As a result of this compulsory lockdown caused by the Covid-19 pandemic, it has become paramount for rational thinking process concerning the idealized pictures of a home and family and to put avenues in place through which people can discuss what is going on in their families and ways urgent actions can be taken against perpetrators of dominating and abusive family life. An excellent way to start is to directly and regularly ask people if they feel safe at home. However, this task could be challenging, so professionals providing support must have the time, patience and emotional resources to listen attentively and to react to those indirect and subtle ways that people were suffering domestic violence show or tell that they are scared and unsafe. To save lives, it is vital to note that one of the significant causes of domestic homicides is domestic violence and abuse (Karakas, 2020).

As the lockdown caused by the Covid-19 pandemic, at least two deaths of women who might have been killed by the present or ex-partner, are recorded every week in the UK. There has also been an enormous increase in domestic homicides in many countries affected by the Covid-19 pandemic. In March 2020, Spain, which was affected severely by the Covid-19 epidemic, recorded their first domestic violence case just five days after they started the lockdown. A man mother his wife right before the eyes of their children, in Valencia.

According to Smith (2020), evidence has been emanating concerning substantial domestic violence homicides in the UK, as the compulsory Covid-19 lockdown began. Initial stages of the Covid-19 pandemic make it challenging to say whether the considerable rise in the reports of deaths is caused by domestic violence or it is just the media trying to drag attention. Though it is vital to note that the domestic violence reported cases are only a little percentage of the real incidents happening. The emanating number of deaths caused by domestic violence shows the severity of the overwhelming and unconscious causes of the Covid-19 pandemic for victim-survivors of domestic abuse. Everyone is struggling with the many and disturbing effects of this new Covid-19 pandemic rampaging the world. Trying to curb the spread, protect the health care system and mostly safeguard those with underlying health challenges who are heavily at risk to life-ending illness, it became paramount to put up the social distancing measures and for the government to severely limit the way they interfere into the private lives and behaviors of people. Dragging the attention of the government toward the experiences and needs of victims of domestic violence is not a way to oppose the government but to show the government, some of the shortcomings of the social distancing and isolation measures that have been put in place.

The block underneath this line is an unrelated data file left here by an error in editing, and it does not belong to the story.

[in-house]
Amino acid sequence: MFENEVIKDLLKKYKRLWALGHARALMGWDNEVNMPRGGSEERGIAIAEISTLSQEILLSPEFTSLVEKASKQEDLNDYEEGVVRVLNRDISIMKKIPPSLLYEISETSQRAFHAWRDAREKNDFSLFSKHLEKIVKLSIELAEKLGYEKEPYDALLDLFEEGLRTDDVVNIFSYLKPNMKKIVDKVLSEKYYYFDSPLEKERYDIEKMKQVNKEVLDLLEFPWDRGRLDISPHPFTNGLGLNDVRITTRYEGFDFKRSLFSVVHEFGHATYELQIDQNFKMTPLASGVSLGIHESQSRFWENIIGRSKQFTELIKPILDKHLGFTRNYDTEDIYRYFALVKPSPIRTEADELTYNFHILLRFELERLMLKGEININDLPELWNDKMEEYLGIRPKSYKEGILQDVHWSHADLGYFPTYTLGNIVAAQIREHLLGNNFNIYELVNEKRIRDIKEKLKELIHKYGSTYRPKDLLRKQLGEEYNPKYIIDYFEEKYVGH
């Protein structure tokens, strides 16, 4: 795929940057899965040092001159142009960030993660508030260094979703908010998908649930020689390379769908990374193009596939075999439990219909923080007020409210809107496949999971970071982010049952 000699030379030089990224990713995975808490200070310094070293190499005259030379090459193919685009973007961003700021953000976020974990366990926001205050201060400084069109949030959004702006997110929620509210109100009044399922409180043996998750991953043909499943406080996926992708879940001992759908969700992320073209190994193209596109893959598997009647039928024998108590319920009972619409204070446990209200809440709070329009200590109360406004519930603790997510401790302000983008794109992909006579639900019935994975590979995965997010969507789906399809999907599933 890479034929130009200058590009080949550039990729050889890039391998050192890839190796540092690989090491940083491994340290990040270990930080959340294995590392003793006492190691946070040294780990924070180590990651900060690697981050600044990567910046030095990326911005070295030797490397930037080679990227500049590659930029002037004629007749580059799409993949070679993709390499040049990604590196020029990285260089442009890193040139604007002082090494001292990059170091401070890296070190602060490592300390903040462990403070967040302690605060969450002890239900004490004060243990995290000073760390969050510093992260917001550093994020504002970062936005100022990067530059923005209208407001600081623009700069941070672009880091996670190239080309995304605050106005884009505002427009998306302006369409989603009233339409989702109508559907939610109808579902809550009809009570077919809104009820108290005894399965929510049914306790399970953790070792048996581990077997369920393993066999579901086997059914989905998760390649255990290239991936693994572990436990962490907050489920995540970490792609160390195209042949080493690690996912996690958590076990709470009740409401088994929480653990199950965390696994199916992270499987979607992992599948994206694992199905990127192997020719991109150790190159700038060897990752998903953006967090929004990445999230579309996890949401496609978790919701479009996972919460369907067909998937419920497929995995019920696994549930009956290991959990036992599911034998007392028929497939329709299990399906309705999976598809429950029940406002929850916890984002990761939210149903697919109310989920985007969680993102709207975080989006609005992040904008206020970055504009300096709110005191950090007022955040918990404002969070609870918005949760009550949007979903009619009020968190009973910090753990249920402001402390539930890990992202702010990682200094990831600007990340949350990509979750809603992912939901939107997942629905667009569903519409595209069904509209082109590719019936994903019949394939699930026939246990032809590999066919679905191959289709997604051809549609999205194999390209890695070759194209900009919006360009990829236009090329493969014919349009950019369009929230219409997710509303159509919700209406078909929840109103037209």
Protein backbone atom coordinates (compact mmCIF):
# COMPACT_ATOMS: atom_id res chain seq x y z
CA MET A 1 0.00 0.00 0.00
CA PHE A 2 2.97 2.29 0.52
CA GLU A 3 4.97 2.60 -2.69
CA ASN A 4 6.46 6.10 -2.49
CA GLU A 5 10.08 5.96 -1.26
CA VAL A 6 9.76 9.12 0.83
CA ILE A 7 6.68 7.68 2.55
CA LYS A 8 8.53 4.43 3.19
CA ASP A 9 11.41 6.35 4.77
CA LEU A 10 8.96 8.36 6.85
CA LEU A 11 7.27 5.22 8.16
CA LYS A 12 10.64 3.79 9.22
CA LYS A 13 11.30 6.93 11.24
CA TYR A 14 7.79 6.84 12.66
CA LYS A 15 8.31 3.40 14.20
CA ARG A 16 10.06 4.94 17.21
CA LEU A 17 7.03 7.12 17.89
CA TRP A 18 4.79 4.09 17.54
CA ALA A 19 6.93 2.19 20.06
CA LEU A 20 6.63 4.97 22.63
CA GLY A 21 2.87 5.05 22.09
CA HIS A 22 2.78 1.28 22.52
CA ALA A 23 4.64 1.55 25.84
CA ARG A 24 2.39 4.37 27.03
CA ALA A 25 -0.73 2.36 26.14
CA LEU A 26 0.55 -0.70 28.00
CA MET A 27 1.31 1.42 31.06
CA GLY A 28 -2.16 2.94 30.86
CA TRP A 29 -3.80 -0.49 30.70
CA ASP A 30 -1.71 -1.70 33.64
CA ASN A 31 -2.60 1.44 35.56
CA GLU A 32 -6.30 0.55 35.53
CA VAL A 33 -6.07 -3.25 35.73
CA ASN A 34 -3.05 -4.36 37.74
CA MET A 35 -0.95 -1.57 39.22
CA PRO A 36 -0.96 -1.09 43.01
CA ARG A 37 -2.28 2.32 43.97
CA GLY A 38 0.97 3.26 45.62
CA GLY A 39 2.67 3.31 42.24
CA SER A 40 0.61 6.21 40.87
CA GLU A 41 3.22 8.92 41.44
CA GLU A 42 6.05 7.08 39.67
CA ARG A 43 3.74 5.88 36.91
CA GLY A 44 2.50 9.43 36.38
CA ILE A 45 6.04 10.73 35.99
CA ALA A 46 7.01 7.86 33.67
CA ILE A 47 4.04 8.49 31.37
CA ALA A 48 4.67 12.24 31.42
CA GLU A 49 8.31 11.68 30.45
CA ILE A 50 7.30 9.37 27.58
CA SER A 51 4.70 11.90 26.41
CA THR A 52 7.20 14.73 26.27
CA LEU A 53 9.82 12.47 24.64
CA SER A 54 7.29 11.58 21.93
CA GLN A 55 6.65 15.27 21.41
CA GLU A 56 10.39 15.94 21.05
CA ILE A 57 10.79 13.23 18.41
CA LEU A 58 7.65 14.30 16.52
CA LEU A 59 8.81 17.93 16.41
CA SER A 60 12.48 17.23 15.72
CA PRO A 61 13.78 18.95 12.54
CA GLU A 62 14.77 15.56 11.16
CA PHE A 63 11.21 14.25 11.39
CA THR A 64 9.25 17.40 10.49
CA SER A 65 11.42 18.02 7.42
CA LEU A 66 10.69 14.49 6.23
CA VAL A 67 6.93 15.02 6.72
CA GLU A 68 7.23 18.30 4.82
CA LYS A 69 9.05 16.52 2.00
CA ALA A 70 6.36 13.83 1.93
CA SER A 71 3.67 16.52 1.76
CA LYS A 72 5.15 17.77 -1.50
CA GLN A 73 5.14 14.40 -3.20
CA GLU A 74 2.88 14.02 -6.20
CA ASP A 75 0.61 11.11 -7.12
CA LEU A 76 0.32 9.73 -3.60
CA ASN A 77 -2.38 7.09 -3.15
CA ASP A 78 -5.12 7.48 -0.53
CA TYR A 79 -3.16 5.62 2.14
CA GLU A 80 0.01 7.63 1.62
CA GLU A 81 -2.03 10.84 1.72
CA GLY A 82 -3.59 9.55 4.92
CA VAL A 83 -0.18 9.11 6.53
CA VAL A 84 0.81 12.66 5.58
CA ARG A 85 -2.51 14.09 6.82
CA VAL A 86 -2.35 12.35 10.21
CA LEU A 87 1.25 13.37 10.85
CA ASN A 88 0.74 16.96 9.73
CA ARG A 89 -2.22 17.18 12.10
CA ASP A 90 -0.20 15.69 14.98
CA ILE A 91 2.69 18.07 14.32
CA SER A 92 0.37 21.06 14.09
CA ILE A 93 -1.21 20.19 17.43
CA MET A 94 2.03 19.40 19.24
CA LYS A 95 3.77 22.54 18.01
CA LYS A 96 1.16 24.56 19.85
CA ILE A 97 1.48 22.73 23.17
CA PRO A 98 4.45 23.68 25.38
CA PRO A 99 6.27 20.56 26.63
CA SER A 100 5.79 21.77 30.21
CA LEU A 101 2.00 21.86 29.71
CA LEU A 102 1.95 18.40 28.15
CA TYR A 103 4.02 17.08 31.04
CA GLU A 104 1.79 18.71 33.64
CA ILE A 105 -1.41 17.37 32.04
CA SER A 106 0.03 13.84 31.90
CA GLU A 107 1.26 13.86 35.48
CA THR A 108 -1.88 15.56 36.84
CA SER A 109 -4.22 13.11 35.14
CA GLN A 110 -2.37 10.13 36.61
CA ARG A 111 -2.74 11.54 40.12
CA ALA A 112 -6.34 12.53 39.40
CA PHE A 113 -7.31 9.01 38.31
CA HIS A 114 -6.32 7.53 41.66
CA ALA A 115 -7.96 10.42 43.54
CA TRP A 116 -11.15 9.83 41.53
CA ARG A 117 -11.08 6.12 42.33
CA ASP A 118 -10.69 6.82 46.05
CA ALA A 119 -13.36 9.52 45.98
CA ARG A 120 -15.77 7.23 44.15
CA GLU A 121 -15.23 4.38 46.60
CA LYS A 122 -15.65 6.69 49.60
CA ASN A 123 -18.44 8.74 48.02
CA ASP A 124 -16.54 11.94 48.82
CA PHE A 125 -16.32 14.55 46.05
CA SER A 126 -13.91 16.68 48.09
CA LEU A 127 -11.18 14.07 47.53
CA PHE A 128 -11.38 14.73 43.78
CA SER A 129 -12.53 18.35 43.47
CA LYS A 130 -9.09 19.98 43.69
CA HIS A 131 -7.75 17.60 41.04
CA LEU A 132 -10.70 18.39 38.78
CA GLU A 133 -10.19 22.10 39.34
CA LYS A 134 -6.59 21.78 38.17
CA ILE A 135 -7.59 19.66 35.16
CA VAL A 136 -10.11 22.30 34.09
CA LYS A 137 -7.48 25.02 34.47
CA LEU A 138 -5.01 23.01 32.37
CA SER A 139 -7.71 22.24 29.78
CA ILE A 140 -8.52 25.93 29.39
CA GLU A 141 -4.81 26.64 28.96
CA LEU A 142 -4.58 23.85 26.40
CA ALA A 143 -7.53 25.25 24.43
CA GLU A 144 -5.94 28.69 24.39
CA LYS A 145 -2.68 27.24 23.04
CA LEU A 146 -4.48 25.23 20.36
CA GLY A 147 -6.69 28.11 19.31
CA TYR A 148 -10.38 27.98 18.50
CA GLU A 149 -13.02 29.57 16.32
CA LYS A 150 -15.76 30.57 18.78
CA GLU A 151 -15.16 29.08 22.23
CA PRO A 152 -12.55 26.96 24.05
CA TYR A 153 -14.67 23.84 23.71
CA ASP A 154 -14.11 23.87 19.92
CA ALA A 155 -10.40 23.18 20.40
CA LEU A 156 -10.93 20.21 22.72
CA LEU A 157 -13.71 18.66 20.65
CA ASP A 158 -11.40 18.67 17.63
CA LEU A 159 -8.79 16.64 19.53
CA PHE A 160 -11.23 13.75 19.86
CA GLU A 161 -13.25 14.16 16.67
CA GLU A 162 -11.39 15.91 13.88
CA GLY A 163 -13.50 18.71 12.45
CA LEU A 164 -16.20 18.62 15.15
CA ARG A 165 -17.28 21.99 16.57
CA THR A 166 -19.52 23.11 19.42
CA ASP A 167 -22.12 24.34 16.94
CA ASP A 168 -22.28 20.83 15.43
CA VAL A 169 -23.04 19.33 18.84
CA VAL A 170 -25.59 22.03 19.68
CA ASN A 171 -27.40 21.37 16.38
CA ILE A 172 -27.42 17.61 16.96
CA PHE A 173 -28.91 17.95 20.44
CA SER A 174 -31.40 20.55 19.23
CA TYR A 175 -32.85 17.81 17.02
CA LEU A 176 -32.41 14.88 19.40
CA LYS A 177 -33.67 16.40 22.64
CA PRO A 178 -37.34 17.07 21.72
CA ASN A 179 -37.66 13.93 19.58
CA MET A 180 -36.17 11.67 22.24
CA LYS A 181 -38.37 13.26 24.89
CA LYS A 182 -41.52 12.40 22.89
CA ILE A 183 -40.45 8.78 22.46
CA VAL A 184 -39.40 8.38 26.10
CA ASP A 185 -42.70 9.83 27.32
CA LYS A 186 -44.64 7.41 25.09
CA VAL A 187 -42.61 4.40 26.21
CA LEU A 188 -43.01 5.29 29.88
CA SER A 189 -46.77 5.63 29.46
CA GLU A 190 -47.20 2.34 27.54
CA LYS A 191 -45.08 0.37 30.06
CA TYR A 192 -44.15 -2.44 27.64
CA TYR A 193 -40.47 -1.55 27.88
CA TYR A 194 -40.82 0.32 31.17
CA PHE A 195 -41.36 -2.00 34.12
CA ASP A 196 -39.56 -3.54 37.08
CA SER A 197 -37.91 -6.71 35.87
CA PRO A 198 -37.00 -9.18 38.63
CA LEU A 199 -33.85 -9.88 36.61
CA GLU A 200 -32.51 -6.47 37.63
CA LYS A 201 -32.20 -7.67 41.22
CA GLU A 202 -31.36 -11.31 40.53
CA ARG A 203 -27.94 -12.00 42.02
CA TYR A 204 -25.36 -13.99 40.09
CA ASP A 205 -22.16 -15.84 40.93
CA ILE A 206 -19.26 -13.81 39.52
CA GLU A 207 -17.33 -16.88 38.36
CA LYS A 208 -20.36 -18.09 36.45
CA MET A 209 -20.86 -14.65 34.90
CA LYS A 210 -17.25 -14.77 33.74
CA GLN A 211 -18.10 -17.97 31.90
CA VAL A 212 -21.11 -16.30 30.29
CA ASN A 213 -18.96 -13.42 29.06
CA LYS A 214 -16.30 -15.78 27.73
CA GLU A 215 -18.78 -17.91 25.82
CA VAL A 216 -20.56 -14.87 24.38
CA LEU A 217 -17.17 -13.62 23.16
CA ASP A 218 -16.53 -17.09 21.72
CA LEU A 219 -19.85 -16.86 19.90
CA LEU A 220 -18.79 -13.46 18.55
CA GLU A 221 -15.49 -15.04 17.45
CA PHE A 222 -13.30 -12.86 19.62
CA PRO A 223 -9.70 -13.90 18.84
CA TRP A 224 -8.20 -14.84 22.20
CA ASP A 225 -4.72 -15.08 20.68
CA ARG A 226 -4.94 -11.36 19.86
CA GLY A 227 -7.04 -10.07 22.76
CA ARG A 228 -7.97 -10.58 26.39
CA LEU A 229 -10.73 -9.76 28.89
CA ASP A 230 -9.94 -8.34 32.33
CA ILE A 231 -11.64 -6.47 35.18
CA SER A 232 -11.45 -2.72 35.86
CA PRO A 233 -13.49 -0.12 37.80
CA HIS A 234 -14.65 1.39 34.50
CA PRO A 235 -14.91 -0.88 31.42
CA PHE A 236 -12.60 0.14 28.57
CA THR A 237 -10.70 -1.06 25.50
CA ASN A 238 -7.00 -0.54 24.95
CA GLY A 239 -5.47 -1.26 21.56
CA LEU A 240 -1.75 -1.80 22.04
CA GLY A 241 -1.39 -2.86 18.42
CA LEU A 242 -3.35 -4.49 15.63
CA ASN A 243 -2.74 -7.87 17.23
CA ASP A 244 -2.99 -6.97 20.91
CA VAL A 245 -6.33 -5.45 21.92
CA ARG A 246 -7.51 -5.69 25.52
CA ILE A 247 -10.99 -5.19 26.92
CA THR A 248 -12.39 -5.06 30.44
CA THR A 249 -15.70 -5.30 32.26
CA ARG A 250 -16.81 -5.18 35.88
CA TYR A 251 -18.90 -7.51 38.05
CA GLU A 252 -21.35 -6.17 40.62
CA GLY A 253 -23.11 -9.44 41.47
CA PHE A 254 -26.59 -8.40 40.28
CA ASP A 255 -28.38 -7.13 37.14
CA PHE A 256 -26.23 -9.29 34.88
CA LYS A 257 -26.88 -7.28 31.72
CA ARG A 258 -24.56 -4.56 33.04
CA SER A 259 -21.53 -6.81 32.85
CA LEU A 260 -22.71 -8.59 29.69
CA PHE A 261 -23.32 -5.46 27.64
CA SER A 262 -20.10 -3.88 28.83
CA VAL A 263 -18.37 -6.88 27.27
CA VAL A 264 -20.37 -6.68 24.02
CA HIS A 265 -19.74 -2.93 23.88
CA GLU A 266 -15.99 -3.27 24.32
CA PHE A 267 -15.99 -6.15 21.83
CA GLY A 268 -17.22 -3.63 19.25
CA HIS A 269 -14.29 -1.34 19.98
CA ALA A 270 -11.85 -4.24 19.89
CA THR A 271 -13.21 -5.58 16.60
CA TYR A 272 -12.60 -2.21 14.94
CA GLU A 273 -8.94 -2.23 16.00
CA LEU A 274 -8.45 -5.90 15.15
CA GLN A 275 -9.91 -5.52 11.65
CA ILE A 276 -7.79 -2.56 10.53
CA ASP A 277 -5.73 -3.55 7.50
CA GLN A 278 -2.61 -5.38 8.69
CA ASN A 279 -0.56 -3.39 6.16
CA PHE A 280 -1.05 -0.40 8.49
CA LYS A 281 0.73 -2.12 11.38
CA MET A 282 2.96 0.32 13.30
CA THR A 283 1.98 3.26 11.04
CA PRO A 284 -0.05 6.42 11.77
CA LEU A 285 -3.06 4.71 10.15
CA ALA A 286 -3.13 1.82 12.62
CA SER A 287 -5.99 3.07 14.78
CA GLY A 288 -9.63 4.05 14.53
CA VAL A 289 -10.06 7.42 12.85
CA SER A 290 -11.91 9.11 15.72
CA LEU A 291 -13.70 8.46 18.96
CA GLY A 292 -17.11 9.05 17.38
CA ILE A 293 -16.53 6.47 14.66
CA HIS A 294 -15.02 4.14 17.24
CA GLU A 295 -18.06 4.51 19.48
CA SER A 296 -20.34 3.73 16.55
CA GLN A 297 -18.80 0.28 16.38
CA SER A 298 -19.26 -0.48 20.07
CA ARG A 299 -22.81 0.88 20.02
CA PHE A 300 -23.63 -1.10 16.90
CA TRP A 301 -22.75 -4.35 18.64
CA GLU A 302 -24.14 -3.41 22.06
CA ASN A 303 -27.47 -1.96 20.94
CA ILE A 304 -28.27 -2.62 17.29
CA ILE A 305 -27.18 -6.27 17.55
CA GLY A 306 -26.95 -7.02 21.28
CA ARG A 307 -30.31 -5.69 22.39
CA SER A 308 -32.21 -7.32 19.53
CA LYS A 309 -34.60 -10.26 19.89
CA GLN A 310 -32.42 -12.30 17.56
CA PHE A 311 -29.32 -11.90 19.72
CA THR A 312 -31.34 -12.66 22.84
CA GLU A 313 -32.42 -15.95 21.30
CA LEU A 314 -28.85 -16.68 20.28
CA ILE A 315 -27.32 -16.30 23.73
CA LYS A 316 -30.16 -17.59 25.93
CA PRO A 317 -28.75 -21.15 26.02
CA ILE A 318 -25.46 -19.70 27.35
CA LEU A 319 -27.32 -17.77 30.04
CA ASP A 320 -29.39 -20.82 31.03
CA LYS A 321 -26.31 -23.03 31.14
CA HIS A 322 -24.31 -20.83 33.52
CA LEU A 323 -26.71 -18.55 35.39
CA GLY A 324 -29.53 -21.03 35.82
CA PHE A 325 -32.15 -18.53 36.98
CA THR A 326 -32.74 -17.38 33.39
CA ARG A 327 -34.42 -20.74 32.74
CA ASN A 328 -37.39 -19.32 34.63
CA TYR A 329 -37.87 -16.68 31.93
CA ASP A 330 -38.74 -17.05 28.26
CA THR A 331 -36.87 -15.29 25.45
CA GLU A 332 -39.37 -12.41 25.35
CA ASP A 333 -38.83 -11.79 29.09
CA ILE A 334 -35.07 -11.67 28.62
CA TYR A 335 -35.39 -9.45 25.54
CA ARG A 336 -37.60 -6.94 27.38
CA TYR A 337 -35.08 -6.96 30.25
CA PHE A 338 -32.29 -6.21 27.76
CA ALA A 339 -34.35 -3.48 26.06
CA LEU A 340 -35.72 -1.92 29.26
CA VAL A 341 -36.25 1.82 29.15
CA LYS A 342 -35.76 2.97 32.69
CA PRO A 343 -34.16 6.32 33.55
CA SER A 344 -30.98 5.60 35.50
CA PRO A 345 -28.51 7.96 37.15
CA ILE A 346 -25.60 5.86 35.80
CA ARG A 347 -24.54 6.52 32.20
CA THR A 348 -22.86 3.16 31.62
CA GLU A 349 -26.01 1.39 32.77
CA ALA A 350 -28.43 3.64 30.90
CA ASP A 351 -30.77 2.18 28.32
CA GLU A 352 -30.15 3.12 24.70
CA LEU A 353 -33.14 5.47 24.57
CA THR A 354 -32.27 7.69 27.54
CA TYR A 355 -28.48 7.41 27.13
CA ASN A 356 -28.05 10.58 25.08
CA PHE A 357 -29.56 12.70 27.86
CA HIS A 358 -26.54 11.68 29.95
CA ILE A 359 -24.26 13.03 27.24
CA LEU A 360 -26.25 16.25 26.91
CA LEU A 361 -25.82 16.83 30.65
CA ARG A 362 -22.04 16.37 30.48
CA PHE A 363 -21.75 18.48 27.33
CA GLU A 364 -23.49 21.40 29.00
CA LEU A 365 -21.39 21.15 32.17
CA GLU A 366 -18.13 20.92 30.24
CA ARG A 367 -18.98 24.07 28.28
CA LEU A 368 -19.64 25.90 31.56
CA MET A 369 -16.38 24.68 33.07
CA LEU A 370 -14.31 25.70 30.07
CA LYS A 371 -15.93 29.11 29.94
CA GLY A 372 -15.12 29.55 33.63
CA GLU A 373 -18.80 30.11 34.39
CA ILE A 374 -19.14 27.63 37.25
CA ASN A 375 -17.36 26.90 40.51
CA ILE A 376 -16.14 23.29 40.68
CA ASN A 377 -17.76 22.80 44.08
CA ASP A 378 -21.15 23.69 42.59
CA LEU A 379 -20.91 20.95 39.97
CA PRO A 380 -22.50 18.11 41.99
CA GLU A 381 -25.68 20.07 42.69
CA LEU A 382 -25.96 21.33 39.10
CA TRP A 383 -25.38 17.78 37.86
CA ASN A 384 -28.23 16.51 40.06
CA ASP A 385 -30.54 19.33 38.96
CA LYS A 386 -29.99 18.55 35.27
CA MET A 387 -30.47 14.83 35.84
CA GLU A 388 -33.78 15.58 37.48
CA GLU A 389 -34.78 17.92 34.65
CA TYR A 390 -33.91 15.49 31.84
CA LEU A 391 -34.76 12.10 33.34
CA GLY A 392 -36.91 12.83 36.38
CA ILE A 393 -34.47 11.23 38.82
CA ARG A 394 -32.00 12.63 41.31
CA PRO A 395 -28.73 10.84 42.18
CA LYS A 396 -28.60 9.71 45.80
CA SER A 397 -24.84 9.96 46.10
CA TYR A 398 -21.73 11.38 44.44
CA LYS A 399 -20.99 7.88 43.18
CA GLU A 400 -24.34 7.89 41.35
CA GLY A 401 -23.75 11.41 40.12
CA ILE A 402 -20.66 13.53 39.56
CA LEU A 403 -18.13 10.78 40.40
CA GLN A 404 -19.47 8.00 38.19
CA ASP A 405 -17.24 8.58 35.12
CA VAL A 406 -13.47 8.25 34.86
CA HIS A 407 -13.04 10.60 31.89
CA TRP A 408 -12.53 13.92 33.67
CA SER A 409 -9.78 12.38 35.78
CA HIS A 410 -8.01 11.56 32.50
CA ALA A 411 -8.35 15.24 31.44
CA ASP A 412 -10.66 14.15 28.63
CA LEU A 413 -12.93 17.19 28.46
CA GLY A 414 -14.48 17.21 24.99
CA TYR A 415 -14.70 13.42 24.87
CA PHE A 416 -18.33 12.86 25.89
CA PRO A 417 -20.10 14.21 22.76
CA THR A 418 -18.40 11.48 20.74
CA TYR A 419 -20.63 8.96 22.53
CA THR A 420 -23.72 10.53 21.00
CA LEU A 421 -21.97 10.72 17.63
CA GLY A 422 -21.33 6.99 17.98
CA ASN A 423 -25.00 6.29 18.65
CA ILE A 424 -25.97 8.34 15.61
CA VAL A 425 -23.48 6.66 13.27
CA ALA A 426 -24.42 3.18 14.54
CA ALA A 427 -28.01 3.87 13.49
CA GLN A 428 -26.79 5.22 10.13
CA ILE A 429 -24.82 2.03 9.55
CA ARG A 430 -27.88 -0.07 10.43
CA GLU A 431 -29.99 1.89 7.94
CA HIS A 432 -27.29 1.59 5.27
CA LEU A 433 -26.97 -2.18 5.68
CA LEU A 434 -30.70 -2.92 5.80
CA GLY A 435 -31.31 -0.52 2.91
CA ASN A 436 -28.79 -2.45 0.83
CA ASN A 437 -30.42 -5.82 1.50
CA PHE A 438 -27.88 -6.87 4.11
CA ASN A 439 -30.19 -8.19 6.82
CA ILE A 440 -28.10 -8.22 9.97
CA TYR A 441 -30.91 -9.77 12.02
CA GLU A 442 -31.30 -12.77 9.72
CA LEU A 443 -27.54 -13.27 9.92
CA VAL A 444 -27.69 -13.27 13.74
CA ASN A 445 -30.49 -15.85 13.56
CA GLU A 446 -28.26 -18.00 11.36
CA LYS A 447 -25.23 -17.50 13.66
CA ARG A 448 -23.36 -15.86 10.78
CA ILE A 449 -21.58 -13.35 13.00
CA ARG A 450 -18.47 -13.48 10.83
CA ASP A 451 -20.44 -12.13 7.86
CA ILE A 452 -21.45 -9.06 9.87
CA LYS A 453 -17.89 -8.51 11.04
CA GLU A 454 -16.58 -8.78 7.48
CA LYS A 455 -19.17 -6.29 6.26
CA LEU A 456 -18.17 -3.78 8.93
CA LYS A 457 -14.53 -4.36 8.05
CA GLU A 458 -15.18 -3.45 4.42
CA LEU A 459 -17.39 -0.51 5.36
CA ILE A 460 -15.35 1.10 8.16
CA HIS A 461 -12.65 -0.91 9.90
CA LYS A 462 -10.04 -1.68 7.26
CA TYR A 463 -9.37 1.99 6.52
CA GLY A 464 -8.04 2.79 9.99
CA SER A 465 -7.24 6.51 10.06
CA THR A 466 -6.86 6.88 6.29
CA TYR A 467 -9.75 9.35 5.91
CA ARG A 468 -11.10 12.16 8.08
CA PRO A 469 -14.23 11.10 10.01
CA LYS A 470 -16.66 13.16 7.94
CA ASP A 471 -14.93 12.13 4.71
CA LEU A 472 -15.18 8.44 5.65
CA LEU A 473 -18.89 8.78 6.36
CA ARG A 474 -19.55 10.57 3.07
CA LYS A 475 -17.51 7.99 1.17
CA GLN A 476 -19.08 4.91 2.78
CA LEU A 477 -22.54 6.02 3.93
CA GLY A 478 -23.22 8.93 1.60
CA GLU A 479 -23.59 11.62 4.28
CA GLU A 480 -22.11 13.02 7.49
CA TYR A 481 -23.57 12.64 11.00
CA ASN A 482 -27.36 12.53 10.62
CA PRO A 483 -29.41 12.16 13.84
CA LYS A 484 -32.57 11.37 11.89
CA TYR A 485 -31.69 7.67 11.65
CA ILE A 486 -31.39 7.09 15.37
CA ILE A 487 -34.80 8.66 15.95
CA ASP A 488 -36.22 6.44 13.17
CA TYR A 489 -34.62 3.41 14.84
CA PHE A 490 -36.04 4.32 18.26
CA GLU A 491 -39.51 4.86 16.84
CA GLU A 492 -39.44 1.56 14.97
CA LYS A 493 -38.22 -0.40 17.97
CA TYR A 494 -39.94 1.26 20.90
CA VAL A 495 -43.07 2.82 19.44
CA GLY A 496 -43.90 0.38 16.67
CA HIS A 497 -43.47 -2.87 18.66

The voices of people suffering from domestic violence are mostly not heard or have been neglected in some areas of the media and the policy and administrative agencies. Therefore, these issues are raised so that modalities can be put in place to salvage or reduce the additional dangers that emerge with the Covid-19 pandemic, and the grievous effect it might have on people suffering from domestic violence (Bradbury-Jones and Isham, 2020). For instance, federal and regional organizations can set up modalities such as surviving and protecting agencies that can give crisis and curative assistance to people suffering from domestic violence.

Therefore, it is significant that the government and people be aware of the fact that there are people who are suffering from domestic violence and also give a helping hand to these affected victims by assisting them personally or professionally (OECD, 2020). The Covid-19 pandemic has raised a severe contradiction that staying at home is safe. So, attention must be given to these paramount contradictions. As most governments all over the world have made the stay at home and the lockdown rules, which was caused by the Covid-19 pandemic, compulsory, to ensure they fight the epidemic and curb its spread (WHO, 2020), it is also necessary to look at how this affects most women and children who might be locked down in a house with a violent and abusive man.

Nevertheless, already the international cases of family violence witnessed show that violence is an expected occurrence as a consequence of national catastrophes (NZFVC, 2020). Even more, as earlier stated in this article, the reports of unequal and higher levels of domestic tasks, as reported by The Guardian (2020), is an issue of concern. However, it is not as prominent as the risks posed by the higher prevalence of violence within the home. Nevertheless, it cannot be overemphasized that there is a need to provide a supportive environment and that these supportive environments bear in mind the physical, social and mental trauma faced by these women within these trying times. Therefore, making provisions of protective measures and resources is necessary to can diminish the prevalence of environments where the men have considerably higher abusive power to ensure that the risks of violent-related horrors and deaths are averted.